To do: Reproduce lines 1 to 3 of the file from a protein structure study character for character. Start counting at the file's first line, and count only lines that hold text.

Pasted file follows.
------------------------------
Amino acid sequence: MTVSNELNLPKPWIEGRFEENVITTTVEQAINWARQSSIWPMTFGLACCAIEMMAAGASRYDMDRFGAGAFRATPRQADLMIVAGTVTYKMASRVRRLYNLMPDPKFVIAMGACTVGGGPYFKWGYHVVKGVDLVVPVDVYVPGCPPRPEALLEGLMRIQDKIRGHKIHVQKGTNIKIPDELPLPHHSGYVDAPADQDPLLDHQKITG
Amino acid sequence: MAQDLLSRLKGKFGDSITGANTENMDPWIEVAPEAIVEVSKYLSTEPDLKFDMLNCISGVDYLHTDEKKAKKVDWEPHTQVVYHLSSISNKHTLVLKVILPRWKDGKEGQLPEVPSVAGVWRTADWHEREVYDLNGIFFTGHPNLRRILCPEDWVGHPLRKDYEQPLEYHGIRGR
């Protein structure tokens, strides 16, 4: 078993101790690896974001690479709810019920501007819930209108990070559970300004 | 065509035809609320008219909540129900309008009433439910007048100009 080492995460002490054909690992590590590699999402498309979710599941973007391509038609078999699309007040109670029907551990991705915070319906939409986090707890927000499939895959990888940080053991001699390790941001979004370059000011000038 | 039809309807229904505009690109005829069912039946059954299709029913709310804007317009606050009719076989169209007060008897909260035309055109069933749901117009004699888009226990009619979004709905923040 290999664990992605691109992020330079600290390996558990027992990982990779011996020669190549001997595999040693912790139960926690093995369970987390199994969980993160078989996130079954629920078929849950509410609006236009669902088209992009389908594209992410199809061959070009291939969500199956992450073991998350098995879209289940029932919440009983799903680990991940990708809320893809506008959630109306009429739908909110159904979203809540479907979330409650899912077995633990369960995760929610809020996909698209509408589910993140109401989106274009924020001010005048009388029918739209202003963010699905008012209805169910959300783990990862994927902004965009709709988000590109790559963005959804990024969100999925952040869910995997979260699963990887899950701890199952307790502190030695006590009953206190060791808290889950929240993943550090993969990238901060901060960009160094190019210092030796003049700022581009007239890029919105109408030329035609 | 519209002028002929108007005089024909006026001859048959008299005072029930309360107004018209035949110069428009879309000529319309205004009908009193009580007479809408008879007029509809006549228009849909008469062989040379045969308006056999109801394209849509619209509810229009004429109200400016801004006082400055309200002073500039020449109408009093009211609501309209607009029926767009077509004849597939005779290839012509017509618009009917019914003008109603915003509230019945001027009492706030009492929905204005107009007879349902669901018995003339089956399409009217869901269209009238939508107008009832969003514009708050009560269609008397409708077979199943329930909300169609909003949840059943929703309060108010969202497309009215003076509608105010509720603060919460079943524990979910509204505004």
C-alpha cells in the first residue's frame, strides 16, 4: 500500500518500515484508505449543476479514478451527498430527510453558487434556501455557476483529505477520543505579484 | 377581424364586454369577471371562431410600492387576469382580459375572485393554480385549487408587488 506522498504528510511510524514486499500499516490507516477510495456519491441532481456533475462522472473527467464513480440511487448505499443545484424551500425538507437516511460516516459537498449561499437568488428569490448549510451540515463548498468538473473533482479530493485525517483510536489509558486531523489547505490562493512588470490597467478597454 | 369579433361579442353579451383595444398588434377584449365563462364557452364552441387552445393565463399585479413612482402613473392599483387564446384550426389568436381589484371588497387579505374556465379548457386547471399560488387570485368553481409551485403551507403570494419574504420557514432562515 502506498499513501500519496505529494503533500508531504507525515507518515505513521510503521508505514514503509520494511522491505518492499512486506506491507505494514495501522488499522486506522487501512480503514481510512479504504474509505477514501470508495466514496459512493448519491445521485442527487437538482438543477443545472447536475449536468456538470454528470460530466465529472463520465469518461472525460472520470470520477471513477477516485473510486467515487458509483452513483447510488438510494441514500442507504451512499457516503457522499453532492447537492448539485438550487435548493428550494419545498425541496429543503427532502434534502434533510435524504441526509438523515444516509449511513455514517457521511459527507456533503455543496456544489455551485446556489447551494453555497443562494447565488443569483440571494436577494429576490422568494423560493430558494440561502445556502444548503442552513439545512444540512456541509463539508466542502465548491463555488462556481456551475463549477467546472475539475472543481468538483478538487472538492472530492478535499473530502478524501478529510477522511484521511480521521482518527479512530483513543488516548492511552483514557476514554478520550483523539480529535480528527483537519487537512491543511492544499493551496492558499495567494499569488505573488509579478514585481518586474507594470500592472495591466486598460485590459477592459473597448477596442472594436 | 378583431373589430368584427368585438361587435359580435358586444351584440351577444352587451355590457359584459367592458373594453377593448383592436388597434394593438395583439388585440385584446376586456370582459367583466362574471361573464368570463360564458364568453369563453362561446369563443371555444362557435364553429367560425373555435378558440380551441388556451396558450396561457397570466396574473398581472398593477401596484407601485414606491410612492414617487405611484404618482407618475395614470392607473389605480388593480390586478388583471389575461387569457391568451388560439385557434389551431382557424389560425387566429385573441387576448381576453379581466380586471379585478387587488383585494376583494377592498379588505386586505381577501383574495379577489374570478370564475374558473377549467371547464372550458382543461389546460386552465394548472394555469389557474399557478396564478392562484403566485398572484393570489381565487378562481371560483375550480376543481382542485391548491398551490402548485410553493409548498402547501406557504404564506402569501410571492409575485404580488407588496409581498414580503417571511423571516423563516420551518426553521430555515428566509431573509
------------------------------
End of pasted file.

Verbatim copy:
Amino acid sequence: MTVSNELNLPKPWIEGRFEENVITTTVEQAINWARQSSIWPMTFGLACCAIEMMAAGASRYDMDRFGAGAFRATPRQADLMIVAGTVTYKMASRVRRLYNLMPDPKFVIAMGACTVGGGPYFKWGYHVVKGVDLVVPVDVYVPGCPPRPEALLEGLMRIQDKIRGHKIHVQKGTNIKIPDELPLPHHSGYVDAPADQDPLLDHQKITG
Amino acid sequence: MAQDLLSRLKGKFGDSITGANTENMDPWIEVAPEAIVEVSKYLSTEPDLKFDMLNCISGVDYLHTDEKKAKKVDWEPHTQVVYHLSSISNKHTLVLKVILPRWKDGKEGQLPEVPSVAGVWRTADWHEREVYDLNGIFFTGHPNLRRILCPEDWVGHPLRKDYEQPLEYHGIRGR
């Protein structure tokens, strides 16, 4: 078993101790690896974001690479709810019920501007819930209108990070559970300004 | 065509035809609320008219909540129900309008009433439910007048100009 080492995460002490054909690992590590590699999402498309979710599941973007391509038609078999699309007040109670029907551990991705915070319906939409986090707890927000499939895959990888940080053991001699390790941001979004370059000011000038 | 039809309807229904505009690109005829069912039946059954299709029913709310804007317009606050009719076989169209007060008897909260035309055109069933749901117009004699888009226990009619979004709905923040 290999664990992605691109992020330079600290390996558990027992990982990779011996020669190549001997595999040693912790139960926690093995369970987390199994969980993160078989996130079954629920078929849950509410609006236009669902088209992009389908594209992410199809061959070009291939969500199956992450073991998350098995879209289940029932919440009983799903680990991940990708809320893809506008959630109306009429739908909110159904979203809540479907979330409650899912077995633990369960995760929610809020996909698209509408589910993140109401989106274009924020001010005048009388029918739209202003963010699905008012209805169910959300783990990862994927902004965009709709988000590109790559963005959804990024969100999925952040869910995997979260699963990887899950701890199952307790502190030695006590009953206190060791808290889950929240993943550090993969990238901060901060960009160094190019210092030796003049700022581009007239890029919105109408030329035609 | 519209002028002929108007005089024909006026001859048959008299005072029930309360107004018209035949110069428009879309000529319309205004009908009193009580007479809408008879007029509809006549228009849909008469062989040379045969308006056999109801394209849509619209509810229009004429109200400016801004006082400055309200002073500039020449109408009093009211609501309209607009029926767009077509004849597939005779290839012509017509618009009917019914003008109603915003509230019945001027009492706030009492929905204005107009007879349902669901018995003339089956399409009217869901269209009238939508107008009832969003514009708050009560269609008397409708077979199943329930909300169609909003949840059943929703309060108010969202497309009215003076509608105010509720603060919460079943524990979910509204505004």